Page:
Joanna Smith Rakoff has pulled off quite a feat. Her debut novel A Fortunate Age feels at once contemporary and classic, perhaps because it focuses on, among other things, the eternal subject of friendship. My interview with the talented author of this very New York story.
JD: Tell us about the conception of and the journey towards completion and publication.
JSR: A Fortunate Age started out as a short story about three characters who share a rather dramatic evening in the East Village. Over the course of a year, it kept getting longer and longer, until I saw that it was not, of course, a short story, but the seed of a novel. I wasn't sure, however, what form that novel should take and so I just kept plugging away at my non-story, developing the original characters and adding new ones. Then, in the spring of 2002, I read Mary McCarthy's novel The Group and was struck by the similarities between her characters' experiences-with men, with work-and those of my friends in New York. I decided to, in a way, fit my characters into McCarthy's form: To make my novel a contemporary re-telling of The Group.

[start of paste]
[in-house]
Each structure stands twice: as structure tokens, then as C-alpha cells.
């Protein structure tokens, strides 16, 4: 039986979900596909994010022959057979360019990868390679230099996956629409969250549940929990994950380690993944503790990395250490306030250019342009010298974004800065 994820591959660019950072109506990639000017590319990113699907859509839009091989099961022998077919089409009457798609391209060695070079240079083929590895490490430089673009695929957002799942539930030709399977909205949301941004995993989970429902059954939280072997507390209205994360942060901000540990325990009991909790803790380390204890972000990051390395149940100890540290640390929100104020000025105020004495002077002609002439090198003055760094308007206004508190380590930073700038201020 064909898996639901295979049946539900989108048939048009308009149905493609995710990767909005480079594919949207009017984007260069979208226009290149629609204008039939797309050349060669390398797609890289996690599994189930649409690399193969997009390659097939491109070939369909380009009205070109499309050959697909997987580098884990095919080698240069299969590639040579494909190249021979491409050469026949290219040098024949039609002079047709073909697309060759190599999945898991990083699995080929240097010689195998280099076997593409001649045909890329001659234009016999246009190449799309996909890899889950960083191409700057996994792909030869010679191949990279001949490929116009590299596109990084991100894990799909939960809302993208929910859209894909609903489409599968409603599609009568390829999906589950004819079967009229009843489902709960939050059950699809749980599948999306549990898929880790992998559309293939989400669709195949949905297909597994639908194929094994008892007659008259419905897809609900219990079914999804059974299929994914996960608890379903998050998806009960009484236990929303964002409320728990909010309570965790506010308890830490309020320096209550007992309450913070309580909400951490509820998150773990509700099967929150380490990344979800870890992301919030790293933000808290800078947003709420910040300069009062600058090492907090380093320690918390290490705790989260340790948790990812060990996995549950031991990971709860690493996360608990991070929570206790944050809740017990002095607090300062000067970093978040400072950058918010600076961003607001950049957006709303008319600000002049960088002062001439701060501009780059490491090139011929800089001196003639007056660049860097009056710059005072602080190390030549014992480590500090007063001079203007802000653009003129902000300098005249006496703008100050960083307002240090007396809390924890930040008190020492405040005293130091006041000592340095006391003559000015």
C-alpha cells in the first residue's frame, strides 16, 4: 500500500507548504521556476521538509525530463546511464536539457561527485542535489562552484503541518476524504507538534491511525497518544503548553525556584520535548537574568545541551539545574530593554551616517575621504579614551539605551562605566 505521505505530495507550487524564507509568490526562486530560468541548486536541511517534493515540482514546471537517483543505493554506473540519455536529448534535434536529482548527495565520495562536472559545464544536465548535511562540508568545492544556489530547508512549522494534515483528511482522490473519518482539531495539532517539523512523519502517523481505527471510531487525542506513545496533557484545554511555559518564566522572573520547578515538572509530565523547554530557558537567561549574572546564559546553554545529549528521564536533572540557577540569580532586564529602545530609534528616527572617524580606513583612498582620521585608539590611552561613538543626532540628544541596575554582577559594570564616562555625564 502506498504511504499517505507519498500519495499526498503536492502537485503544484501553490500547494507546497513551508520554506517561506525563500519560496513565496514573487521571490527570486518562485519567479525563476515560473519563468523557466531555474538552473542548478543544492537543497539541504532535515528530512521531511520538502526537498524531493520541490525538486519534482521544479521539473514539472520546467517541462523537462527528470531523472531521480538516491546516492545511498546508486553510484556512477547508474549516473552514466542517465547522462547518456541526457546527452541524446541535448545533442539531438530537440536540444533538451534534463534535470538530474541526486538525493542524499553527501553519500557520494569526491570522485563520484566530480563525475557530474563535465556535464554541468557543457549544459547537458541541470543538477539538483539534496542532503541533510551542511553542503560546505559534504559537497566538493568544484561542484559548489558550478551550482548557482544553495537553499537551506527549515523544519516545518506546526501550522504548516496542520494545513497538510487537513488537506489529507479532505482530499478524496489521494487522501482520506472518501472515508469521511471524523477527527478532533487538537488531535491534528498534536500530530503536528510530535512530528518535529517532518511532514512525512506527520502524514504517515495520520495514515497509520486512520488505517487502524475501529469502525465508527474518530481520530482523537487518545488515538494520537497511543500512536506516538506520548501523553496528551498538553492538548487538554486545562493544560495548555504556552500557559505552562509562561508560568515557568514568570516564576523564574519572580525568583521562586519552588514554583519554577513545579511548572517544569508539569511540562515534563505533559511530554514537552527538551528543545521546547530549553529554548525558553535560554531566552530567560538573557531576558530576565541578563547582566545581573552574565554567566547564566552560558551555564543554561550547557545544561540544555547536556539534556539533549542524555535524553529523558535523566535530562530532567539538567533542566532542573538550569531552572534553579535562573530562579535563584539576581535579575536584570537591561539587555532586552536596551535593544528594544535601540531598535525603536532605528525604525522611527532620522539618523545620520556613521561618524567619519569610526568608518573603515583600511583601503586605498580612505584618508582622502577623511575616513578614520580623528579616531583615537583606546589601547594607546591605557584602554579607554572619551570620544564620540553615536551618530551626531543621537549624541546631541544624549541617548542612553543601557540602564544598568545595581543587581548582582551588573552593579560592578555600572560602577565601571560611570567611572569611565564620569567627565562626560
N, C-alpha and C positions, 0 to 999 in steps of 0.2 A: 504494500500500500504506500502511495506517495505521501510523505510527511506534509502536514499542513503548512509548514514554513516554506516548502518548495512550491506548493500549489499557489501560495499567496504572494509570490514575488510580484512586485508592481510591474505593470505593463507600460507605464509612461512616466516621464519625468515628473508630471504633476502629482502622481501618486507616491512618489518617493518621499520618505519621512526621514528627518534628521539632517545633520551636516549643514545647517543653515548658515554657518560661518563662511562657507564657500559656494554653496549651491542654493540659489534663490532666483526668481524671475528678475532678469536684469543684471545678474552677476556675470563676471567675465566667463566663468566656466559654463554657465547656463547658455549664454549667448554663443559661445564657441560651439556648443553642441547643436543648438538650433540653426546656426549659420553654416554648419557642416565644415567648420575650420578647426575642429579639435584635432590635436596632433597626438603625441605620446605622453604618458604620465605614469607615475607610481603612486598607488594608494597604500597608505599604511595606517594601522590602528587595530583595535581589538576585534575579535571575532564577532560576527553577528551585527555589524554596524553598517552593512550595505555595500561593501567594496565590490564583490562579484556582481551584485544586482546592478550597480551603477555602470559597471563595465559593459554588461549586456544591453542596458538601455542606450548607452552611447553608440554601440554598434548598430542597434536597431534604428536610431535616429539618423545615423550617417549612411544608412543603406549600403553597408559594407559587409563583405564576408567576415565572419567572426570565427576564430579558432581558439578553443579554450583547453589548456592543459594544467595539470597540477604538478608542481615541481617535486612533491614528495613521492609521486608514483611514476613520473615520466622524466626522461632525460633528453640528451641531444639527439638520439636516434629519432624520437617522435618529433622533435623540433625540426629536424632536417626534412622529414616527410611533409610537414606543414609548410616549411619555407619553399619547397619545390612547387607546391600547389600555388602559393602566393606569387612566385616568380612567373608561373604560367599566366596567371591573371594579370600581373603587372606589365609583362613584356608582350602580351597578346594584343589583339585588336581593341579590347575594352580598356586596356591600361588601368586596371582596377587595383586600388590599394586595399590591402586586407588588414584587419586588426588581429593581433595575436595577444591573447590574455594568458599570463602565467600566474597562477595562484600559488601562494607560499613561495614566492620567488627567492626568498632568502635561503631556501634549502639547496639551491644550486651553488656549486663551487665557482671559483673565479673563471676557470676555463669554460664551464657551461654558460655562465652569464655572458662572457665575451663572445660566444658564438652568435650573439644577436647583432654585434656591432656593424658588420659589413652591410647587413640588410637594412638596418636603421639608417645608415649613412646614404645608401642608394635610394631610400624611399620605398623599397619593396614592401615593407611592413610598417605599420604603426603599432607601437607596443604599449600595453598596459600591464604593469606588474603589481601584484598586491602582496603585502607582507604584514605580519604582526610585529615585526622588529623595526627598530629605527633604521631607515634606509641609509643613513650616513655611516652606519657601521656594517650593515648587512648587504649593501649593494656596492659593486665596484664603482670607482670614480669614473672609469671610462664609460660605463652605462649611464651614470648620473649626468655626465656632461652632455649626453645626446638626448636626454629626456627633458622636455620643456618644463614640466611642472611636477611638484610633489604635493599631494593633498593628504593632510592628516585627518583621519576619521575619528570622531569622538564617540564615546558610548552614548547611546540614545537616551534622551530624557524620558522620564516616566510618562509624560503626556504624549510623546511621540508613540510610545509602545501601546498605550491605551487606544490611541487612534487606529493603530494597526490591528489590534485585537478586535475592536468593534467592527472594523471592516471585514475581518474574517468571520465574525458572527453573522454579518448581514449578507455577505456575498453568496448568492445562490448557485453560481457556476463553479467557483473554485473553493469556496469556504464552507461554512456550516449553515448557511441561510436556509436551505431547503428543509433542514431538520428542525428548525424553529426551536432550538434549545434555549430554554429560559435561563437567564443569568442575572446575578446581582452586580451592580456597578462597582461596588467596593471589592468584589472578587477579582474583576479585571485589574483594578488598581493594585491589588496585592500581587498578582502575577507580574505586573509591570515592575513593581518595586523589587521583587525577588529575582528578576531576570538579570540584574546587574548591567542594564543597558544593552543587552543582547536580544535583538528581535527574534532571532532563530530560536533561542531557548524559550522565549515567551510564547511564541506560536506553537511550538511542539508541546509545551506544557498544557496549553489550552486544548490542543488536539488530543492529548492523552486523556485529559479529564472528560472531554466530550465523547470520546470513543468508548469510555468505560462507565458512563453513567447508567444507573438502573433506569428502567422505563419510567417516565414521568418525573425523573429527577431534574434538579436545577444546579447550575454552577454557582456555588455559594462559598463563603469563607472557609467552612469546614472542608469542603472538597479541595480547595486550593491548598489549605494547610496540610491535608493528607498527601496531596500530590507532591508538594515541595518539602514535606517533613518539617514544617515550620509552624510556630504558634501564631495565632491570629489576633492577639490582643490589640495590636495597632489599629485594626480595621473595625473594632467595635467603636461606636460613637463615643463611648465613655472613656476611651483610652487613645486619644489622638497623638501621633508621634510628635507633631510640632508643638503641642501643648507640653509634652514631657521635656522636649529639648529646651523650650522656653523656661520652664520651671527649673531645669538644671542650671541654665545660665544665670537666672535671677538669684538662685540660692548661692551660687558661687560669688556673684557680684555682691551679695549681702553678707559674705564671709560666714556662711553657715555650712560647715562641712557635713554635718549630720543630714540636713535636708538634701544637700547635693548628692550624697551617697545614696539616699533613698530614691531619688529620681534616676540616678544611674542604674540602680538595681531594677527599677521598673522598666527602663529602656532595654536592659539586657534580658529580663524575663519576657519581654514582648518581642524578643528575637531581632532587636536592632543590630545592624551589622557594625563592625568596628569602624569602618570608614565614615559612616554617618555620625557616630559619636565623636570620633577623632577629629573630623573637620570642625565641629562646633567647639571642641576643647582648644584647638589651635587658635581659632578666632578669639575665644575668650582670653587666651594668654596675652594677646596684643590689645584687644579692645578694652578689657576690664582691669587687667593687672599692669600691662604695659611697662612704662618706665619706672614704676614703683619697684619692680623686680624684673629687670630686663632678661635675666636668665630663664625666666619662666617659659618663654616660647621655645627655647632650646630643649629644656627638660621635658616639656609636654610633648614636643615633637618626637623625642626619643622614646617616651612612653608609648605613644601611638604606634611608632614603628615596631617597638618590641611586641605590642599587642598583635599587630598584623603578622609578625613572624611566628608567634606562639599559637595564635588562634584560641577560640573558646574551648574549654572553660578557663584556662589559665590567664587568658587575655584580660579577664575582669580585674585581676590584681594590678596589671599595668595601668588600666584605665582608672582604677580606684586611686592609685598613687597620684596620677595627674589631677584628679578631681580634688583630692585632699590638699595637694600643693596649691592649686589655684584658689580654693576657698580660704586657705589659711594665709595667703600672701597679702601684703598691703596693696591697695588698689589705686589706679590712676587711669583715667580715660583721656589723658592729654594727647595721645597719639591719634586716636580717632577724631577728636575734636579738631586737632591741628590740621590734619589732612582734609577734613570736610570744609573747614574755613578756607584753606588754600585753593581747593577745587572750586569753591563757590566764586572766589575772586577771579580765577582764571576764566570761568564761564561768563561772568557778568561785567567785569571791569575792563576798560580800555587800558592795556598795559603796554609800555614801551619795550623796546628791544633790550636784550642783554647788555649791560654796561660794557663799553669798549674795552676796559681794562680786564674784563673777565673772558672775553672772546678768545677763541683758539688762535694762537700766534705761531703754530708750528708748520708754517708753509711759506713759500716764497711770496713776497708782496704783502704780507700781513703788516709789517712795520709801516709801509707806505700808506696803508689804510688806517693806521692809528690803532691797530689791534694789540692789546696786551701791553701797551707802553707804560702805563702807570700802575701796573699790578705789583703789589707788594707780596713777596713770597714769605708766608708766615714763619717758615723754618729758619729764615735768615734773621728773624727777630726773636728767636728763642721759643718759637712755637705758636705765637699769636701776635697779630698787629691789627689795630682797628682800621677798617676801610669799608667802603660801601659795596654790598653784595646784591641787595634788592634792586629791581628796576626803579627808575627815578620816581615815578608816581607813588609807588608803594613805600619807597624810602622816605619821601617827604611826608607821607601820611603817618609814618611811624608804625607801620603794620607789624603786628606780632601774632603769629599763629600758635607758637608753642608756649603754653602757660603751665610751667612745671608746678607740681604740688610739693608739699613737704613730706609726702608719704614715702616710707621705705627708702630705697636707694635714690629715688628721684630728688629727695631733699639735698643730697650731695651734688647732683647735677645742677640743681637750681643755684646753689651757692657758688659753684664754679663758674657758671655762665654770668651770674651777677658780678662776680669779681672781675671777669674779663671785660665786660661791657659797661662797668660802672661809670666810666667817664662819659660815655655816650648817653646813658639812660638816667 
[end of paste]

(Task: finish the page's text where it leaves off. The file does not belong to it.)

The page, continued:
Many drafts later, it veers quite sharply from The Group-which is as it should be-and I've realized that while I hugely admire McCarthy's writing, my style and worldview and, mainly, attitude toward my characters is quite different from hers. The Group is ultimately a comedy-the status quo is affirmed and everyone gets their just desserts-while A Fortunate Age is really a tragedy. McCarthy satirized her characters to a much greater extent than did I.